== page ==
Laurie Gaboardi pointed at the crumbling steps of the building at 84 Greenwood Avenue, and said, "I used to play over there. We would run around the steps, underneath and all around them."
The steps belong to the Masonic Temple and throughout the day Monday, a car would pull over and residents would get out of their car and look forlornly, some to snap a few last photos before the building is torn down on Wednesday.
One of those residents was Robert Simpson, an elderly man who walked with a cane, who had joined the Eureka Temple in Bethel in the 1970s.
The door was open, and Simpson climbed the stairs to the hall and looked round one last time. He was happy to pick up a few old pamphlets and notes, a couple of dusty, old, bowler hats, and a book of traditions from 1881. Standing in the unlit room of the hall, he tried to photograph the patterned floor, almost invisible in the darkness. “It feels really sad to be here,” he said, seemingly oblivious to the floor that shook with each blow of the demolition below. “ I attended most of the meetings.”
Picking up and examining an old gold seal with the well known markings of the Masons, Simpson said, “There are a lot of old memories here. My father was a Mason in Newtown, and my mother was Eastern Star.” Holding up the seal, he said, “I'll put this in plastic and protect it.”
At 10 a.m. Monday, in the basement of the building, workers wore dust masks and hacked away at the walls of what was once a sacred building to many. That sacredness seemed to suffer an end with a shooting that occurred there in the early hours of November 27, 2004. Inside the building, in an old, now unlocked, file cabinet drawer, a Certificate of Recognition dated 2005 was still glossy in its protective covering. 2005 was the last year Simpson remembered the building used for the ceremonies of their Lodge.
A last tour of the building showed that many records of significance had been left behind by the usually secretive organization. John Pasquence was overseeing the demolition, which only took place in the basement on Monday. He, too, expressed sadness to see the building torn down. “The younger generation has no connection to any of these kinds of places, even like the War Memorial. It’s history, it dies off. People really only pay attention to their own era.”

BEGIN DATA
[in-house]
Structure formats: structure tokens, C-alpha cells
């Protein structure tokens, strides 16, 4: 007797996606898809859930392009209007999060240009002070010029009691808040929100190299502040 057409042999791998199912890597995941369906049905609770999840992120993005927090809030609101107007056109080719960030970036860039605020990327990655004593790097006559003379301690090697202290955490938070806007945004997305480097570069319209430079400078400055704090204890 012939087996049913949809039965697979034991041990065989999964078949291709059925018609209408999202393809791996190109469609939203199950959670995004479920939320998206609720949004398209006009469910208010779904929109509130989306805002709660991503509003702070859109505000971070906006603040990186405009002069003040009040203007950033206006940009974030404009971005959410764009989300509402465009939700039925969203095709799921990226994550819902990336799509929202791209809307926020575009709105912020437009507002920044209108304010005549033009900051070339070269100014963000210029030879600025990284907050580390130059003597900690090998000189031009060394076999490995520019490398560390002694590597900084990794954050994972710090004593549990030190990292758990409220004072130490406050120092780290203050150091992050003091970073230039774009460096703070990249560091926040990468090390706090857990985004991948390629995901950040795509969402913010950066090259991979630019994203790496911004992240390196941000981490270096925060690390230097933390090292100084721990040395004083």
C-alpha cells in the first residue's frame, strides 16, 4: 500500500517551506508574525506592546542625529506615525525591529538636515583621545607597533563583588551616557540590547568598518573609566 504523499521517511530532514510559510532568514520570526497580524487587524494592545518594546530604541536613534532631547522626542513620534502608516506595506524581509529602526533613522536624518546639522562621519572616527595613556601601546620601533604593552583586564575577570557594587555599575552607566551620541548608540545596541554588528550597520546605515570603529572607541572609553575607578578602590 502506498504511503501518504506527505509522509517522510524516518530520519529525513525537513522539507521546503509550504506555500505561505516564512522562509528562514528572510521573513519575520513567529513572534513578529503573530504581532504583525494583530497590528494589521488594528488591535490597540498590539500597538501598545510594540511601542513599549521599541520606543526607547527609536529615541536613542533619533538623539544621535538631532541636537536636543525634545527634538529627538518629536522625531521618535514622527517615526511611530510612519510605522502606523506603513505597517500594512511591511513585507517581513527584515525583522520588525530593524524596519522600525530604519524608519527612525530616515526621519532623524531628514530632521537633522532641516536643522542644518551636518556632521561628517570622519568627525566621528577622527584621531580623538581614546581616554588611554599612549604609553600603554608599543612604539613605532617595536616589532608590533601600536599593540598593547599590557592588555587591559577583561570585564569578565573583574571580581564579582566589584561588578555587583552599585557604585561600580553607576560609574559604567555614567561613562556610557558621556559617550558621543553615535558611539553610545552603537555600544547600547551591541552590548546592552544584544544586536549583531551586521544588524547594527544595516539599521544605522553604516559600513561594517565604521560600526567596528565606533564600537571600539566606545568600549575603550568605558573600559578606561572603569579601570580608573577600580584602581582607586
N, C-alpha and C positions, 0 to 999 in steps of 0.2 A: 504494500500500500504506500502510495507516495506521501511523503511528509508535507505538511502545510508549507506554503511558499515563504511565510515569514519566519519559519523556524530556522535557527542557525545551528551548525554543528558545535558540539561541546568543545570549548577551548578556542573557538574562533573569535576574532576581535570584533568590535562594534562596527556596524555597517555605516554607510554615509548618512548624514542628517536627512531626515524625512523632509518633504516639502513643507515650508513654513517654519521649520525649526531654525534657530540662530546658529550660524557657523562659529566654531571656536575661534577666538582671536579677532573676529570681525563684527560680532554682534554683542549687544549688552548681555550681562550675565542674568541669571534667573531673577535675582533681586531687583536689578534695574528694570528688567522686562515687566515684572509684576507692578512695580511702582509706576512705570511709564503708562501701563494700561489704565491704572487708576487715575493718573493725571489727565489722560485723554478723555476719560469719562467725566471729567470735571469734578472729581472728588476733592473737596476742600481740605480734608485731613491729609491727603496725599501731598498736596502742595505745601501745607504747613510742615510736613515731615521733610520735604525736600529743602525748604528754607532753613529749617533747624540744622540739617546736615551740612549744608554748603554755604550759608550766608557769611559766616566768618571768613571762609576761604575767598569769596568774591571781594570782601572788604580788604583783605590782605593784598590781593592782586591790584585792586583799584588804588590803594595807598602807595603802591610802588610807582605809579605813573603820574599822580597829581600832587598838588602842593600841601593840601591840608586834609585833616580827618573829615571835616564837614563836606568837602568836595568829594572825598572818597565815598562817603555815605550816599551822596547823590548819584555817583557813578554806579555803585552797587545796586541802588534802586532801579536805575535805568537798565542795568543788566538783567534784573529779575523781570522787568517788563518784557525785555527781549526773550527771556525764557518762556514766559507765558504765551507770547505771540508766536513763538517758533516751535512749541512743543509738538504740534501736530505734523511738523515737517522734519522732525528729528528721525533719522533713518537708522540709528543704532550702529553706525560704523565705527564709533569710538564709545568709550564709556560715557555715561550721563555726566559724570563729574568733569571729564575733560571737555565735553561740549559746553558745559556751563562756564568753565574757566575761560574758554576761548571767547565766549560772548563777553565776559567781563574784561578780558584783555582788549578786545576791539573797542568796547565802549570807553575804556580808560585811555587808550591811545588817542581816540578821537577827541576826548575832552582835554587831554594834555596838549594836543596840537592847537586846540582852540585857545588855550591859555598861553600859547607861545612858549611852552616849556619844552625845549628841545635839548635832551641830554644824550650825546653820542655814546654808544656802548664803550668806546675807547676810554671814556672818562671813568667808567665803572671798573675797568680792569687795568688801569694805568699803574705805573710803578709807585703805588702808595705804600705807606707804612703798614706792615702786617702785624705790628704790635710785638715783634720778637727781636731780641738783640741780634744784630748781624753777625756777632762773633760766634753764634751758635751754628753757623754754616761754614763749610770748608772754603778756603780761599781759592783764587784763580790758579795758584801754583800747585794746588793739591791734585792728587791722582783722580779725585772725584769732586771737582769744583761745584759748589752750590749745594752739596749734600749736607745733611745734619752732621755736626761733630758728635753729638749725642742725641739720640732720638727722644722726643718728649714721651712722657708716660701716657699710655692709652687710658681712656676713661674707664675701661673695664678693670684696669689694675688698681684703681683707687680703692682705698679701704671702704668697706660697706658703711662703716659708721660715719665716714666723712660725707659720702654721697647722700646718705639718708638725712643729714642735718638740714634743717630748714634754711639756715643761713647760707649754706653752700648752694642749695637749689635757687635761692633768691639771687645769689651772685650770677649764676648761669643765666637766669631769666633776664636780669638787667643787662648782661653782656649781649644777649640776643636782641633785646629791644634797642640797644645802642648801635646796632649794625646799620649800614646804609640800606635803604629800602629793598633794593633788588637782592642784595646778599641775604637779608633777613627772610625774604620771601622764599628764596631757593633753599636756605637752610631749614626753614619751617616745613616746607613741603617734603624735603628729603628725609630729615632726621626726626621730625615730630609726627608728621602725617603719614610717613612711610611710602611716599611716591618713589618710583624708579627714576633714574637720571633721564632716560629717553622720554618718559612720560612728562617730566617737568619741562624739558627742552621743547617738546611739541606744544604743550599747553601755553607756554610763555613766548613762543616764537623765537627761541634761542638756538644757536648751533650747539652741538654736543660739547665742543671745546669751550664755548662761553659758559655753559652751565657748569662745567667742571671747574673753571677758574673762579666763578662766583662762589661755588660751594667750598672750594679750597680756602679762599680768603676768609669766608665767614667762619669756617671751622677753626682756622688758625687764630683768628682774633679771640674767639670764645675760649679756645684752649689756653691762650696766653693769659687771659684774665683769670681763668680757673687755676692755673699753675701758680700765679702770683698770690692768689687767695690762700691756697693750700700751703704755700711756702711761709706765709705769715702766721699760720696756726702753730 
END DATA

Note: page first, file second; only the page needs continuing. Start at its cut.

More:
Danbury Mason Kevin White doesn’t think it’s a bad as all that. At 55, White is a fifth generation Mason. He is still wintering in Florida but he was in Bethel for some of the packing up of the materials that were taken by the Danbury Lodge for safe keeping. He agrees that it is sad that the building is coming down, but his outlook is bright for the Masons in the area. “We have a lot of young guys coming in. I am 55, and I am one of the oldest. We have doctors, lawyers, soldiers, there are a lot of lodges. We are doing well in Danbury,” he promised.
Reflecting on the history of the Bethel Lodge, White said, “One of the things that is kind of interesting, the Masons founded in Danbury during the American Revolution. They asked the Grand Lodge in Massachusetts if they could set up here, and they formed the Union Lodge on Main Street. You couldn’t get near the building it was so popular, and in the 1850s, it was five miles into downtown Danbury. That was too far for some people to make it, and they splintered off into Bethel." With a smile in his voice, White said, "Well, now they’ve come back to Danbury, and with cars it isn’t a problem."
White said that almost anyone can join the organization. “We have Jews, Muslims, Witches, everyone. As long as you believe in a supreme being, you can join.”
Describing his feelings about seeing the Bethel building torn down, White said, “It was a trying time, a sad time for that lodge, but we have to move forward. A lot of those guys came and joined in Danbury, but then they will choose where they want to go.”
An anonymous source with the email address of Lost Soul sent several emails to Patch, begging the question, “How did this happen? How was all the parking sold off?”
The Lost Soul lamented, “All in all, the whole situation is beyond sad. Have this as your fraternal home all your days and watch it torn down in the waning moments of your life,” his letter becoming more poignant with each sentence.
His last email read, “Thus, it is a wake, in all senses of the word. And as such, let us wake this building to heaven, so that its spirit may arrive in safety at least an hour before the devil knows another light has fallen.”